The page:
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A polio-free world is in sight: what’s needed to wipe out the last 1%

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A polio-free world is in sight: what’s needed to wipe out the last 1%

13th August 2015

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The next three years are crucial in the global fight to eradicate the last 1% of polio cases and contain the virus across the world. But it will only become a reality with a combination of intensive vaccination campaigns and high-level surveillance to trace and monitor each polio case and circulating viruses.

Central to achieving this is the polio eradication and endgame strategic plan 2013 to 2018. The plan belongs to World Health Assembly’s Global Polio Eradication Initiative. It was developed to eliminate and contain all wild, vaccine-related and sabin, which is a live but weakened strain, of the polioviruses by 2018.

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Since the initiative was launched by the assembly in 1988, the number of polio cases have reduced by 99%. The remaining 1% of cases can be found in the two countries with endemic polio – Pakistan and Afghanistan. Nigeria was the third polio-endemic country until July 2015, when it recorded one full year with no new cases.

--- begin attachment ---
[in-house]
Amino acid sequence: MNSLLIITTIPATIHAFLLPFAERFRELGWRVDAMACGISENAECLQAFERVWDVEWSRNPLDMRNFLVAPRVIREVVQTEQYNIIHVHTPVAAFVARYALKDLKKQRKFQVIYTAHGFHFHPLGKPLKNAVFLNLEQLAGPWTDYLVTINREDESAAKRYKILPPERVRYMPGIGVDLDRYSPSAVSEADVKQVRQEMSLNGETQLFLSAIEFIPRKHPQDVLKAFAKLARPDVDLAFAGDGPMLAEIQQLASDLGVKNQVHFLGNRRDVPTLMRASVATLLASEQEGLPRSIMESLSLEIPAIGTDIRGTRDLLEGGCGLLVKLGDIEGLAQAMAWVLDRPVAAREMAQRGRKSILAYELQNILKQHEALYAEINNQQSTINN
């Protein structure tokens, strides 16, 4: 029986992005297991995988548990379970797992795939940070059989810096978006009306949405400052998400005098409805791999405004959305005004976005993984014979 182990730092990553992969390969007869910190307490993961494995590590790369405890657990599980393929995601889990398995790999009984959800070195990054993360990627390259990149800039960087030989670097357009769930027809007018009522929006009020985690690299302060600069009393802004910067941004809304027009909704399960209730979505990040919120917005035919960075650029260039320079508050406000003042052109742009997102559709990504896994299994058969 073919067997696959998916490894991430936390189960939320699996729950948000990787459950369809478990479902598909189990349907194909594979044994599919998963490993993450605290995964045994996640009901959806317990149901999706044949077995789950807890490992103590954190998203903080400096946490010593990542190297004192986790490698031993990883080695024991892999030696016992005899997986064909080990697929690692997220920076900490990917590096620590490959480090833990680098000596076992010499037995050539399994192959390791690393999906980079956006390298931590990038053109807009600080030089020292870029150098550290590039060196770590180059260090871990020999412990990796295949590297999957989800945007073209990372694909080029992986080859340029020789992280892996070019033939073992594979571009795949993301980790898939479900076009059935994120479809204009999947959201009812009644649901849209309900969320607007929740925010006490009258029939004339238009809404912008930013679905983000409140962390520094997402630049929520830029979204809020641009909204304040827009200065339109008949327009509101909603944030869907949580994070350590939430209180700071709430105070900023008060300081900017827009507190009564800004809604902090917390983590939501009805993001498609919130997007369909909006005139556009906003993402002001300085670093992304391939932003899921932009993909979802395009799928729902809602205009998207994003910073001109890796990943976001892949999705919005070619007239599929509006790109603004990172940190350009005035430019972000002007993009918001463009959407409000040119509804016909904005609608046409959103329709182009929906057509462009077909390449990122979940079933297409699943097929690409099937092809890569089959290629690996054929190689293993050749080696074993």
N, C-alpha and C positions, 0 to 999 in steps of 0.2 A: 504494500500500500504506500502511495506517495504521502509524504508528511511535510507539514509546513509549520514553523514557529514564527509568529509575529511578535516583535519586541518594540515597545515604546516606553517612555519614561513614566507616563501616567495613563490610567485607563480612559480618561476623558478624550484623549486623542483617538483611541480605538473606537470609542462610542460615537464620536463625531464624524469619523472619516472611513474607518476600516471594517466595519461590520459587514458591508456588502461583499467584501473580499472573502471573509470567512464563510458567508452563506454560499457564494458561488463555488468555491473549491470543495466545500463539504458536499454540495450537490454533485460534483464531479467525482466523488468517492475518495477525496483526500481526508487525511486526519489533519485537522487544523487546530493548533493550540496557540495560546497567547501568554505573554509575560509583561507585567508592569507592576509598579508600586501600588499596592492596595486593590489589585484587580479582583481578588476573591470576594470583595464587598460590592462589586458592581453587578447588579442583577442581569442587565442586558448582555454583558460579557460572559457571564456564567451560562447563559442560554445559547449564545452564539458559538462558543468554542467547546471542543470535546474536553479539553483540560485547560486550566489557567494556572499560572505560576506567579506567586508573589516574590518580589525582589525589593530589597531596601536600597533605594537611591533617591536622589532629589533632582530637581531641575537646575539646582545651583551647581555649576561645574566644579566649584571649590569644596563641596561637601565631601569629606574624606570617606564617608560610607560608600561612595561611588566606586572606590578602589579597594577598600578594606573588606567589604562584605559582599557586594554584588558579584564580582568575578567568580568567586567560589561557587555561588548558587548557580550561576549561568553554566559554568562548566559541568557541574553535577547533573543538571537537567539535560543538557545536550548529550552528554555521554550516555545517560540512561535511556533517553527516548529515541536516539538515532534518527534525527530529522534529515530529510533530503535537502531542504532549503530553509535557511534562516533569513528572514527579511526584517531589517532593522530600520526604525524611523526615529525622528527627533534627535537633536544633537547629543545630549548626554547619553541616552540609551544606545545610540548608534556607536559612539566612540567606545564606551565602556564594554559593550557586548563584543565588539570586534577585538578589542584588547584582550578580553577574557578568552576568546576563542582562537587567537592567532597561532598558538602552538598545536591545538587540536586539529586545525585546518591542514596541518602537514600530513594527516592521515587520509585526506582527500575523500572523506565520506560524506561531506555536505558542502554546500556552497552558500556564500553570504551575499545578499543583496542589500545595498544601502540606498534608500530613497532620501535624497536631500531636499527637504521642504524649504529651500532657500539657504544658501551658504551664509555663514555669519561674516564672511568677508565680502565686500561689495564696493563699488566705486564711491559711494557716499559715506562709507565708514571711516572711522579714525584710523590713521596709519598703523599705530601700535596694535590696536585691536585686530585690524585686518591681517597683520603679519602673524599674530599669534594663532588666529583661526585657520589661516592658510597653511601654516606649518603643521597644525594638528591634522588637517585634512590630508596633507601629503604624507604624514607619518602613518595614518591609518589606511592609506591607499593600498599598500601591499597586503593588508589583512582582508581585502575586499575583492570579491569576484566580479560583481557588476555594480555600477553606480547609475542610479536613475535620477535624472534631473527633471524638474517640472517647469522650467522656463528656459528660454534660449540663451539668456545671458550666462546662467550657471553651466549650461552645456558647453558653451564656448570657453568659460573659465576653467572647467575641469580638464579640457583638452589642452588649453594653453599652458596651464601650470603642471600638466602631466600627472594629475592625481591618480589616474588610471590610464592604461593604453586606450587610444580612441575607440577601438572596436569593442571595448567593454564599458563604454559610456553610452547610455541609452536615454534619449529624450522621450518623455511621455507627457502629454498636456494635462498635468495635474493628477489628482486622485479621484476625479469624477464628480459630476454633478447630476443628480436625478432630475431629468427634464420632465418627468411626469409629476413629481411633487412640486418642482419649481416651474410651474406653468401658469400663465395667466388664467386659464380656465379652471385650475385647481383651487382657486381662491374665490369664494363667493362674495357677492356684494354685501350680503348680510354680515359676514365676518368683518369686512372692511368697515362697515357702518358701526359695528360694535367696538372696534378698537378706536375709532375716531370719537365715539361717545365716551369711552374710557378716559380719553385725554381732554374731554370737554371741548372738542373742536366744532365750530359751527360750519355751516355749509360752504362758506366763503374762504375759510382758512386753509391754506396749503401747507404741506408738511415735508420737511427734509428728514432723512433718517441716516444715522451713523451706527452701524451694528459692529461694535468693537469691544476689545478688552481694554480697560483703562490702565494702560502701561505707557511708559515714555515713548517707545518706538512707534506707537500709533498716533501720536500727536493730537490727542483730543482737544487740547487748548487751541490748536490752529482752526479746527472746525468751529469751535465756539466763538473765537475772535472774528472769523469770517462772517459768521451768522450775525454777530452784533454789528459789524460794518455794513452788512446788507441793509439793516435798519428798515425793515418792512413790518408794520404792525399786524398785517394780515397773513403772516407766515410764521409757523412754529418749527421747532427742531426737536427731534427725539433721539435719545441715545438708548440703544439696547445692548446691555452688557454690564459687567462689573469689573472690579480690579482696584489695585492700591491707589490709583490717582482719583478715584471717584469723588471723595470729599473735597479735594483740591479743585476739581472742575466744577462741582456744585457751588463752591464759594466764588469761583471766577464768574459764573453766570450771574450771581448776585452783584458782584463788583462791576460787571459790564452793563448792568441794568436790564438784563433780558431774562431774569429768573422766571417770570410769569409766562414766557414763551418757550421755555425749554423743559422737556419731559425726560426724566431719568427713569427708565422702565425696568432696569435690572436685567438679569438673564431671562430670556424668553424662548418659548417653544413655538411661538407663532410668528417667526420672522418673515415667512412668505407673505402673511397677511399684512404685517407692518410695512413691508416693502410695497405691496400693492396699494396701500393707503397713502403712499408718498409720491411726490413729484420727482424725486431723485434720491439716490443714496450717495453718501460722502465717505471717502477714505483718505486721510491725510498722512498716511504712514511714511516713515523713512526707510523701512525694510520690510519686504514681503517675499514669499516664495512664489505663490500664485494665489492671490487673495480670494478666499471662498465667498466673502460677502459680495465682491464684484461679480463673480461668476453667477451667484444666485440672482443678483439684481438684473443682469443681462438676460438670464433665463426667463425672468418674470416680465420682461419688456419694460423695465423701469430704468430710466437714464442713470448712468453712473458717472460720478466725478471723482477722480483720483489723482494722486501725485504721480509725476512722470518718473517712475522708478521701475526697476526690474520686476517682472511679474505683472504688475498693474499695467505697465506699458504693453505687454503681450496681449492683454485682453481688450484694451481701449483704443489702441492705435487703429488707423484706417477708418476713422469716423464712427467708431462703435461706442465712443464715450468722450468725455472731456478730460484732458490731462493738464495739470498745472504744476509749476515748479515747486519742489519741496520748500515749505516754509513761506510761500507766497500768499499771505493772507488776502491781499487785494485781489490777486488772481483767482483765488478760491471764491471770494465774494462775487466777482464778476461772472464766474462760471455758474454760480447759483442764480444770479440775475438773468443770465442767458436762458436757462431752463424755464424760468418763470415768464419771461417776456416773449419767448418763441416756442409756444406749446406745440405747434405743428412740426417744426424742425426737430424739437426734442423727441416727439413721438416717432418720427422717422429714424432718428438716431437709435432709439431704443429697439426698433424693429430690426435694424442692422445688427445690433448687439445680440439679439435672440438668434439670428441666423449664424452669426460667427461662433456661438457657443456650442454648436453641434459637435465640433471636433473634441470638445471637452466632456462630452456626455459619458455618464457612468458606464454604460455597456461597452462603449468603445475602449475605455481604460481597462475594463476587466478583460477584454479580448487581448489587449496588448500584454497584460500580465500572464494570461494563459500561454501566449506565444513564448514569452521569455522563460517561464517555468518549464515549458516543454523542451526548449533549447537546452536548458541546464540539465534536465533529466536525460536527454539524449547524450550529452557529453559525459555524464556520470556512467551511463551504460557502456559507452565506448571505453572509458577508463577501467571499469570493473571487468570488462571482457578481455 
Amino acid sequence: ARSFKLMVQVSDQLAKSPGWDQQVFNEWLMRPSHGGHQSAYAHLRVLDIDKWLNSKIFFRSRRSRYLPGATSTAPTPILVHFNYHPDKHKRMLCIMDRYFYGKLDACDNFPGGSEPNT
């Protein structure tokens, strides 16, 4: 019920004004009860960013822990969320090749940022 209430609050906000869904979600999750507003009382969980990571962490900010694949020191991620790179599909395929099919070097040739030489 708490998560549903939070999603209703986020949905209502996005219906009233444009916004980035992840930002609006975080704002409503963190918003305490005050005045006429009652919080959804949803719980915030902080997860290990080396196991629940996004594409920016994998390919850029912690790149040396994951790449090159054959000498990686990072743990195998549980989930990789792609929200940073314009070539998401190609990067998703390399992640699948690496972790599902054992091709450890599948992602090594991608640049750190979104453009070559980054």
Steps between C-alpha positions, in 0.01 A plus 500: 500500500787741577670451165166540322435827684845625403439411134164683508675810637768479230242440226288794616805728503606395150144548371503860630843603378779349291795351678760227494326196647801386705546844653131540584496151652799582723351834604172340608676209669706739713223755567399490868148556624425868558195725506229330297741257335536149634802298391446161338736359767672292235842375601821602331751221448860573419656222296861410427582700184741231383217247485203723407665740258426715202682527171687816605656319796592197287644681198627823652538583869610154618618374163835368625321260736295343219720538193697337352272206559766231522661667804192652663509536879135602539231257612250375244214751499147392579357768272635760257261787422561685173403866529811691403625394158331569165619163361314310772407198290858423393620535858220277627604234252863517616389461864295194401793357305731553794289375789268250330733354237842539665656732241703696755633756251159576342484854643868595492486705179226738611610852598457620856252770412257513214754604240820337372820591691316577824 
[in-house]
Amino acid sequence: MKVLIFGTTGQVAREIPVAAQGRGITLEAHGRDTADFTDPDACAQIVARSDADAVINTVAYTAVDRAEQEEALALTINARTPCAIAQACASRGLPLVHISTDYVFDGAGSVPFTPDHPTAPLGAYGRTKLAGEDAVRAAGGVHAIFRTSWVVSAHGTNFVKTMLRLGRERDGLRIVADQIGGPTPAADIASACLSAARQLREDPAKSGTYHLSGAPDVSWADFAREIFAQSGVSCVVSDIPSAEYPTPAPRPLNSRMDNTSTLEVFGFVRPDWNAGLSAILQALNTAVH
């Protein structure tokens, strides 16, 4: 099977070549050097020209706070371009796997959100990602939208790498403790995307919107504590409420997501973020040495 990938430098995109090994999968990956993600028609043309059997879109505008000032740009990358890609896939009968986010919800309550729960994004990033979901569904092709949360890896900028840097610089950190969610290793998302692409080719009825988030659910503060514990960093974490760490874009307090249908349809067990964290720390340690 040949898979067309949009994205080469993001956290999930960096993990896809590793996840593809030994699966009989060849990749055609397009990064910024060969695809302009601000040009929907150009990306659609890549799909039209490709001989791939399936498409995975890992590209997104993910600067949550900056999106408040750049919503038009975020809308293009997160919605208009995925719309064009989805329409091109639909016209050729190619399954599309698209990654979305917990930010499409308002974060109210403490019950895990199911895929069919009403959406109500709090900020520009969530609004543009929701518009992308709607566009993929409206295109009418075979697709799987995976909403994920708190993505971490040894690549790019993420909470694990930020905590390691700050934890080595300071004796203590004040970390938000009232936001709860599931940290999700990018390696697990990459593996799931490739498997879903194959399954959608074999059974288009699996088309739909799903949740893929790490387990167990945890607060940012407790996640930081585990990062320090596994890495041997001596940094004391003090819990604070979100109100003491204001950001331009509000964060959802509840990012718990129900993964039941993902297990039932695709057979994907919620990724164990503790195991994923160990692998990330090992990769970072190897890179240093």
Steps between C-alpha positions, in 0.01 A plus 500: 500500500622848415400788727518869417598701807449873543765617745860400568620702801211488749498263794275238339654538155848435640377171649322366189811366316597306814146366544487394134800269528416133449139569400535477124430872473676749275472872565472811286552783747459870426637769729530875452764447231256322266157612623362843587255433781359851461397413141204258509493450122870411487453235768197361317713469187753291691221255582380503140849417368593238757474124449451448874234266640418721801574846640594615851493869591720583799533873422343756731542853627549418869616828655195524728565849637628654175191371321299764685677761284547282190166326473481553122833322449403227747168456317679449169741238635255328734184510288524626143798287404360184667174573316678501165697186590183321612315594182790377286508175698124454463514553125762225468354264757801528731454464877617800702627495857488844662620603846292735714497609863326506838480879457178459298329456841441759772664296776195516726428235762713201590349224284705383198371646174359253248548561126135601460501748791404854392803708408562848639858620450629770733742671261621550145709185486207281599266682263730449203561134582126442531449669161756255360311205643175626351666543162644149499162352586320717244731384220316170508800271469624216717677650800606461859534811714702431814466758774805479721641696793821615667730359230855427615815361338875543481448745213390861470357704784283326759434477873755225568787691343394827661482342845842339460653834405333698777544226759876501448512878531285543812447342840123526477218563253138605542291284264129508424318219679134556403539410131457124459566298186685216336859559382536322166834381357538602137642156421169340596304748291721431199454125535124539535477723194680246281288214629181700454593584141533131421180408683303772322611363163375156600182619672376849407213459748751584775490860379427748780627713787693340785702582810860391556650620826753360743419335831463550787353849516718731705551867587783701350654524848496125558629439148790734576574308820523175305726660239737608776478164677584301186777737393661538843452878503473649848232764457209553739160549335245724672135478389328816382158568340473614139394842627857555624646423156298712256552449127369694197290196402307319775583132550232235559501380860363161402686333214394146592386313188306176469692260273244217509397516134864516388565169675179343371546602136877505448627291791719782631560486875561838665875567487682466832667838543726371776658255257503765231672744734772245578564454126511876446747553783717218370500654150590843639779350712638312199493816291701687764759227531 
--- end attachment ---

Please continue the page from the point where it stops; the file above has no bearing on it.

Polioviruses belong to the family of viruses that infect the human gastrointestinal tract and cause diseases of the nervous system. It is caused by one of three related wild polioviruses: poliovirus types 1, 2 and 3 or as a result of a poliovirus derived from a vaccine.

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The vaccine-derived poliovirus develops when the weakened vaccine-virus given to a child during immunisation is excreted in areas with bad sanitation. It then circulates.

Although wild poliovirus type 2 was eradicated worldwide in 1999, the majority of reported cases are from vaccine-derived poliovirus outbreaks associated with type 2 wild poliovirus.

Challenges in the plan

Eliminating this last 1% of polio cases requires two main strategies in the plan: immunisation and surveillance. Its immunisation arm aims to achieve a high level of immunity across all populations while the surveillance arm picks up new cases.

To achieve the two elements, a combination of innovations may be required. The innovations need to be applied in the most challenging conditions and should be tailored for each country and its settings.

Currently, 2.5 billion children across the world have received vaccination against polio.

The challenges holding back immunisation include:

  • political unrest;

  • dealing with misinformation that the polio vaccine causes sterility and/or AIDS;

  • the banning of healthcare workers from vaccinating certain communities; or

  • attacks on healthcare workers distributing vaccine, as has been the case in Nigeria and Pakistan.

In 2003, the polio vaccination was stopped in parts of northern Nigeria. This caused a polio outbreak in six other countries. In Pakistan, the Taliban have launched several attacks on healthcare workers trying to vaccinate children.

Today, problems still persist in Pakistan. And recently, a church in Kenya started a misinformation campaign.

Why surveillance is important